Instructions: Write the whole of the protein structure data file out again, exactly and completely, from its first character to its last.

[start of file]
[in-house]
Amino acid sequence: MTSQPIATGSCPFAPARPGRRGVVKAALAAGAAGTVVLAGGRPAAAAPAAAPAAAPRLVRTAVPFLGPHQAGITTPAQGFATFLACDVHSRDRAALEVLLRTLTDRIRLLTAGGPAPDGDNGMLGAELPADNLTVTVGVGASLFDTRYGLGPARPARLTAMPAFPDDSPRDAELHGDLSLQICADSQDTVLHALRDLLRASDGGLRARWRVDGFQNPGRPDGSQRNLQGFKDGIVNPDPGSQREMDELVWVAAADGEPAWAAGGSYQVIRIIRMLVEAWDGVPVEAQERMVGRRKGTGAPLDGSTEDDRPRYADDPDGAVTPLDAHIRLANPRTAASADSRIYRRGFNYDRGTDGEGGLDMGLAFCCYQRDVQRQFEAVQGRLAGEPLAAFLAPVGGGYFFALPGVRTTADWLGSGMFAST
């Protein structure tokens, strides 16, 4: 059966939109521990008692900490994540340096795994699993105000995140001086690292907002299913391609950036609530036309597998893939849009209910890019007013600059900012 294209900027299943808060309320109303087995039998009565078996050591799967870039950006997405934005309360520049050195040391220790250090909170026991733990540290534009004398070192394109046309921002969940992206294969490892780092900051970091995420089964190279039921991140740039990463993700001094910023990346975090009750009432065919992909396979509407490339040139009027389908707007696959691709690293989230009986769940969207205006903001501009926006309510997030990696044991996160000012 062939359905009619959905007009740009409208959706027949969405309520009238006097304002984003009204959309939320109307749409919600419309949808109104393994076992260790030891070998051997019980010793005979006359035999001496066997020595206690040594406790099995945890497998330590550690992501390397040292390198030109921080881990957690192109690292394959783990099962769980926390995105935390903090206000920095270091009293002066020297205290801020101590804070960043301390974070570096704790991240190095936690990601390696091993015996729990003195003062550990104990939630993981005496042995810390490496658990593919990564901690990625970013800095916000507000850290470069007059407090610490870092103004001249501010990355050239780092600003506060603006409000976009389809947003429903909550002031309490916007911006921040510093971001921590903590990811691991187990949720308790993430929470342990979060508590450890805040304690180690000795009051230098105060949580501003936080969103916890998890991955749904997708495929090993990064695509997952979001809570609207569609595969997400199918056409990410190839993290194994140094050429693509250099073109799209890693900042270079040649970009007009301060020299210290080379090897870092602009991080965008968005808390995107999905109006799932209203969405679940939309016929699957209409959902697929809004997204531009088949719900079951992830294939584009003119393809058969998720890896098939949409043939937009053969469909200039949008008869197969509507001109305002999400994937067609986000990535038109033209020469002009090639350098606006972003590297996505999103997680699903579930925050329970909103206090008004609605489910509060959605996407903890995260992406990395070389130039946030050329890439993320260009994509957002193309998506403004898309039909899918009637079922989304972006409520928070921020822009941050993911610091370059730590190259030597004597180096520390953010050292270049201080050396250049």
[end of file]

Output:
[in-house]
Amino acid sequence: MTSQPIATGSCPFAPARPGRRGVVKAALAAGAAGTVVLAGGRPAAAAPAAAPAAAPRLVRTAVPFLGPHQAGITTPAQGFATFLACDVHSRDRAALEVLLRTLTDRIRLLTAGGPAPDGDNGMLGAELPADNLTVTVGVGASLFDTRYGLGPARPARLTAMPAFPDDSPRDAELHGDLSLQICADSQDTVLHALRDLLRASDGGLRARWRVDGFQNPGRPDGSQRNLQGFKDGIVNPDPGSQREMDELVWVAAADGEPAWAAGGSYQVIRIIRMLVEAWDGVPVEAQERMVGRRKGTGAPLDGSTEDDRPRYADDPDGAVTPLDAHIRLANPRTAASADSRIYRRGFNYDRGTDGEGGLDMGLAFCCYQRDVQRQFEAVQGRLAGEPLAAFLAPVGGGYFFALPGVRTTADWLGSGMFAST
């Protein structure tokens, strides 16, 4: 059966939109521990008692900490994540340096795994699993105000995140001086690292907002299913391609950036609530036309597998893939849009209910890019007013600059900012 294209900027299943808060309320109303087995039998009565078996050591799967870039950006997405934005309360520049050195040391220790250090909170026991733990540290534009004398070192394109046309921002969940992206294969490892780092900051970091995420089964190279039921991140740039990463993700001094910023990346975090009750009432065919992909396979509407490339040139009027389908707007696959691709690293989230009986769940969207205006903001501009926006309510997030990696044991996160000012 062939359905009619959905007009740009409208959706027949969405309520009238006097304002984003009204959309939320109307749409919600419309949808109104393994076992260790030891070998051997019980010793005979006359035999001496066997020595206690040594406790099995945890497998330590550690992501390397040292390198030109921080881990957690192109690292394959783990099962769980926390995105935390903090206000920095270091009293002066020297205290801020101590804070960043301390974070570096704790991240190095936690990601390696091993015996729990003195003062550990104990939630993981005496042995810390490496658990593919990564901690990625970013800095916000507000850290470069007059407090610490870092103004001249501010990355050239780092600003506060603006409000976009389809947003429903909550002031309490916007911006921040510093971001921590903590990811691991187990949720308790993430929470342990979060508590450890805040304690180690000795009051230098105060949580501003936080969103916890998890991955749904997708495929090993990064695509997952979001809570609207569609595969997400199918056409990410190839993290194994140094050429693509250099073109799209890693900042270079040649970009007009301060020299210290080379090897870092602009991080965008968005808390995107999905109006799932209203969405679940939309016929699957209409959902697929809004997204531009088949719900079951992830294939584009003119393809058969998720890896098939949409043939937009053969469909200039949008008869197969509507001109305002999400994937067609986000990535038109033209020469002009090639350098606006972003590297996505999103997680699903579930925050329970909103206090008004609605489910509060959605996407903890995260992406990395070389130039946030050329890439993320260009994509957002193309998506403004898309039909899918009637079922989304972006409520928070921020822009941050993911610091370059730590190259030597004597180096520390953010050292270049201080050396250049």